Agnon is not a historical novelist in the accepted European sense: he writes of the last century partly from hearsay, from a kind of folk knowledge passed down from one generation of Jews to another. Nor is he entirely an elegist of a past age, for he can subject the past to satiric appraisal. Nor is he a moralist, though he uses the moralist's voice as a stylistic device. Much of his subject-matter would seem to indicate that he is a religious writer: but his intensely distinctive tone—a combination of the false-naive and the ironical—immediately sets him apart from the writer whose view of the world is dictated by his religious beliefs. His is certainly that recognisable Jewish irony which meets disaster with argument, seeking to reconcile the glories of the divine promise with the realities of the Jewish predicament.
No European writer has expressed more powerfully...
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Arnold J. Band
When we assemble the major motifs found in [Agnon's early] Yiddish poems, we are struck by the similarity between them and the major motifs of Agnon's mature works: the struggle with the devil; violent deaths; the failure of religious ritual to inspire the worshiper; the pervasive sensation of decay in the buildings as opposed to the vitality of the natural world outside; the self-consciousness of the creative artist; the love poems; the deep concern with the destiny of the Jewish people. The inescapable fact is that the kernel of much of Agnon's thematic preoccupation is found in these Yiddish poems. (p. 35)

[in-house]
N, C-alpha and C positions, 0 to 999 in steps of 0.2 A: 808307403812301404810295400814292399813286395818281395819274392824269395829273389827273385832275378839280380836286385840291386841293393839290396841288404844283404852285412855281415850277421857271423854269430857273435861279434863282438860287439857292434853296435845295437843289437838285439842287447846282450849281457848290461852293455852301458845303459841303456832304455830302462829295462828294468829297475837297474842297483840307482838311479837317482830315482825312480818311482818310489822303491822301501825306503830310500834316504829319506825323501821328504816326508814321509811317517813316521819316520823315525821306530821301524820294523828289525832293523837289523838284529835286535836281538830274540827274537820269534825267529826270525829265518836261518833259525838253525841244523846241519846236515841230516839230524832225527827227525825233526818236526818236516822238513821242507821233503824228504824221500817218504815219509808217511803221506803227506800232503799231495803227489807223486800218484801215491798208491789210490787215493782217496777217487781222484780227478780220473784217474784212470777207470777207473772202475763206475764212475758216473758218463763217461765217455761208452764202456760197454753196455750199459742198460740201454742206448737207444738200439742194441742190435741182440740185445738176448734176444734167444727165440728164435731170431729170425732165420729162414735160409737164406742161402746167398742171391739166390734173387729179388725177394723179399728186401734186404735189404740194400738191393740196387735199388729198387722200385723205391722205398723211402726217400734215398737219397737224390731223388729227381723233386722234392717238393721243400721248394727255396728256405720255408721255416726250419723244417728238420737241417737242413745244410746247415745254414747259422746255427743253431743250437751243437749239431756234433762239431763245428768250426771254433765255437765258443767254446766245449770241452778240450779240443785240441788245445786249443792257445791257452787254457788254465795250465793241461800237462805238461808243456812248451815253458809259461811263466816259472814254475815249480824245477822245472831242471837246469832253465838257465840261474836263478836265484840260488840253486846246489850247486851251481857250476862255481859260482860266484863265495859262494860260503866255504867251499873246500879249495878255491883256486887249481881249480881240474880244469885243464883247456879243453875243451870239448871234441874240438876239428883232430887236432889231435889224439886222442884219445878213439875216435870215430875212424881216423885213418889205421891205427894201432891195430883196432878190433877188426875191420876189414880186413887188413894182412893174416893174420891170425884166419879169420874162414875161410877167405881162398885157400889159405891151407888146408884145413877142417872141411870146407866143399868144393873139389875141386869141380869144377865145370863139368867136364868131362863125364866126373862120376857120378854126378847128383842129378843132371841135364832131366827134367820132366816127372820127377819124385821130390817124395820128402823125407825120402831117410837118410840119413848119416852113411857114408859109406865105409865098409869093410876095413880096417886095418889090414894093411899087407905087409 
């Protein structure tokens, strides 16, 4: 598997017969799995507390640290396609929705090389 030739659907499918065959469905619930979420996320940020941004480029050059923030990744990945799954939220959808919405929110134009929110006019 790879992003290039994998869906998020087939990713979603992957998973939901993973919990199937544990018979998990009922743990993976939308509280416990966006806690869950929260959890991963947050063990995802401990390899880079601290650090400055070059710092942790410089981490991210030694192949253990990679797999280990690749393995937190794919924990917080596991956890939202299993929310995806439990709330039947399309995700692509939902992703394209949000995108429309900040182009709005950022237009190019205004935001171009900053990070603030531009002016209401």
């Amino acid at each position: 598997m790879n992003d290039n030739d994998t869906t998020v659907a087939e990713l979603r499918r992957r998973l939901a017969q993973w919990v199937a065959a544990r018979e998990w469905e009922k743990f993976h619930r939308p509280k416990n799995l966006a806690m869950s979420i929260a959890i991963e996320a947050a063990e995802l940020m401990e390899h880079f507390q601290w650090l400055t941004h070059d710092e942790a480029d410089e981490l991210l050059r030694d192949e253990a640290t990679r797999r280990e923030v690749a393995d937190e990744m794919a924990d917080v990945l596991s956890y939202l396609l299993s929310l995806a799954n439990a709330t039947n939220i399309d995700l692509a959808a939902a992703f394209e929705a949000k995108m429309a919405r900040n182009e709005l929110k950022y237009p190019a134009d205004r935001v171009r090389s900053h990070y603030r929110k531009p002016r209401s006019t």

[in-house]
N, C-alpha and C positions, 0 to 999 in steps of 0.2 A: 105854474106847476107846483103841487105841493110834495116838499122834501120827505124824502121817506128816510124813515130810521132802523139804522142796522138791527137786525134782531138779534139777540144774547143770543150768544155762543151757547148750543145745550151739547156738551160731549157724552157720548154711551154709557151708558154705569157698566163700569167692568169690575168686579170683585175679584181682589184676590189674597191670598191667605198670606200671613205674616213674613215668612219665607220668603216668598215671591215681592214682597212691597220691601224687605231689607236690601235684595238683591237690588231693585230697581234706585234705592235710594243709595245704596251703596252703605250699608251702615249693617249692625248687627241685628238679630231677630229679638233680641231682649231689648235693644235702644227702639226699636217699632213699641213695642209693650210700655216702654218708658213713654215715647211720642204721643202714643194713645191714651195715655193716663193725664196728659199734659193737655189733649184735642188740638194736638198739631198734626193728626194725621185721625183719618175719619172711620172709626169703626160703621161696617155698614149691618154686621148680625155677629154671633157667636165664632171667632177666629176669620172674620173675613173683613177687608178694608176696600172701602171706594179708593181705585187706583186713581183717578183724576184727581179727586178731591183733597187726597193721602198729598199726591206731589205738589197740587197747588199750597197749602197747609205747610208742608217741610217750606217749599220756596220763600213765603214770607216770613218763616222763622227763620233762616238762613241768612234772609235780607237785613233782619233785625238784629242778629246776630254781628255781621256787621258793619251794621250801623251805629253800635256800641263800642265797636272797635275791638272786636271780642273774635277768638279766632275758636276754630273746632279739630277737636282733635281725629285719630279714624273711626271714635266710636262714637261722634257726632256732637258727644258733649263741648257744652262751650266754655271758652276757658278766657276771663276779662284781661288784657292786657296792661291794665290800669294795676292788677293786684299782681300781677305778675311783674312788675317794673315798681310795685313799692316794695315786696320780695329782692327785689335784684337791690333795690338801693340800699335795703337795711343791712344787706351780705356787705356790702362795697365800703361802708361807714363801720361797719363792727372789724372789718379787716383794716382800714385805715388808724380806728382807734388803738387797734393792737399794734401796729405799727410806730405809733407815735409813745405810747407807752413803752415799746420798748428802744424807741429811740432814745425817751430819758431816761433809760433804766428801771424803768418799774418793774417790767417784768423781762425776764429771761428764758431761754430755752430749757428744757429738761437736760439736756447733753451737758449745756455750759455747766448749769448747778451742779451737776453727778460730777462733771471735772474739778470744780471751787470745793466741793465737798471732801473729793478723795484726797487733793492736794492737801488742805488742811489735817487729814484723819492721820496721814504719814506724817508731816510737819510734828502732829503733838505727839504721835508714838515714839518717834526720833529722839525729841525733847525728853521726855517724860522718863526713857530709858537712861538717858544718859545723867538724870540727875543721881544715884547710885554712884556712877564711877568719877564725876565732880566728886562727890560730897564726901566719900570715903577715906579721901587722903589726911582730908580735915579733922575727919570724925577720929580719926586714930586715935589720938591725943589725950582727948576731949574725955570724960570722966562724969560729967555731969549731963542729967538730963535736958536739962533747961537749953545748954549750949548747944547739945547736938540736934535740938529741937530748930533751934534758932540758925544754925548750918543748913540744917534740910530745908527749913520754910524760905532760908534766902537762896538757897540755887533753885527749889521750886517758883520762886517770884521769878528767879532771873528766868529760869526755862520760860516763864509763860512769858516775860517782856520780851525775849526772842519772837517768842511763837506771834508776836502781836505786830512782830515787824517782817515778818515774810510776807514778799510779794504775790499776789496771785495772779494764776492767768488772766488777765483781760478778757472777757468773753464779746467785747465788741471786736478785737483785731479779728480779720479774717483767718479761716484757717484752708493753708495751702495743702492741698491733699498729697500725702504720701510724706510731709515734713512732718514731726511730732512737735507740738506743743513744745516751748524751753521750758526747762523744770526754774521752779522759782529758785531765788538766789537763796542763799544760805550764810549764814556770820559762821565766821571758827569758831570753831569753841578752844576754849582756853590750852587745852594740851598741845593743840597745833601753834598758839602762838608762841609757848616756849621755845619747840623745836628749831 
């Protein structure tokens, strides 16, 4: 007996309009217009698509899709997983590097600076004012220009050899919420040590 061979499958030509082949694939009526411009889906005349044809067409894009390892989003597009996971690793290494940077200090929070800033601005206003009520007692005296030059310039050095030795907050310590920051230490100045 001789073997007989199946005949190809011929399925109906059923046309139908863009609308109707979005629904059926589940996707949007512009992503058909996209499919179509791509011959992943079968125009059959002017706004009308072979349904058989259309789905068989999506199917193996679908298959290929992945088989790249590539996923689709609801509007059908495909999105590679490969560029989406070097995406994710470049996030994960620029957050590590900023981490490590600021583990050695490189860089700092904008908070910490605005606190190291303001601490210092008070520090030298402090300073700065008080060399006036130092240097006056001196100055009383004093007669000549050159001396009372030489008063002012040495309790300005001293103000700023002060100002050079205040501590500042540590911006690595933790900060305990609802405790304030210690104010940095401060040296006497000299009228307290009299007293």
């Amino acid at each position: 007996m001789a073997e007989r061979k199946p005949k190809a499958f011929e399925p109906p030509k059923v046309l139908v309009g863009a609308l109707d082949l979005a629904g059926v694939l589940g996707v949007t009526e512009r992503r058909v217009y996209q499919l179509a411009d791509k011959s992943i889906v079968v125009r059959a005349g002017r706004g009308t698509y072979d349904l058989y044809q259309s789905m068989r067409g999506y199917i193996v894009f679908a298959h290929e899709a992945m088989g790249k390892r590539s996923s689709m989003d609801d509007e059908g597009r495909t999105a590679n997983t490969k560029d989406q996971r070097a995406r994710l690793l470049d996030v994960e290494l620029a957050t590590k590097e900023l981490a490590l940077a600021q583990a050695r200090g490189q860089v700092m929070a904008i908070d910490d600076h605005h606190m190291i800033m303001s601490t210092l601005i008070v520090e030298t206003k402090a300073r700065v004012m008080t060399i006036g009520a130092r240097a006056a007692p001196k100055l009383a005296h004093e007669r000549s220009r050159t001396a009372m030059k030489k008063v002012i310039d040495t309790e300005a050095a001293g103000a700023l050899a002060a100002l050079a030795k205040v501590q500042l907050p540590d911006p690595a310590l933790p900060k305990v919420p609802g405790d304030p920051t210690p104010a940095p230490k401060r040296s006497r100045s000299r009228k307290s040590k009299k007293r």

Not all young Agnon's attempts at prose narrative were successful. At times the didactic message is too obvious, and at times the end of the sketch is painfully artificial. And yet, he already knew how to vary his narrative technique, at times with a "philosophic" preface …, at times with a monologue …, at times by a situation that becomes intelligible only via flashback, and so on. His forte is neither the description of landscape, nor the external features of his characters, nor psychological detail, but rather human actions, comic or tragic, sublime or ridiculous.
Here already are the ironic tone and structured situation that are salient characteristics of the mature writer. (p. 43)
The Hebrew version [of Agnon's stories] is invariably shorter and presents the plot action in balder form than the Yiddish. He obviously possessed much greater mastery over the Yiddish, which flows effortlessly and melodiously. The Yiddish always conveys a sensuous delight in language for its own sake, which is absent from the Hebrew; in Yiddish the imagery is richer, the verbs more intense, the adjectives more varied than in the Hebrew version. The achievement in prose composition evident in the Yiddish is so superior to that in the Hebrew that one wonders why [Agnon] ceased writing in Yiddish, but continued in Hebrew. Surely only a sentimental or idealistic attachment to Hebrew, the language of the national revival, is the explanation. (p. 49)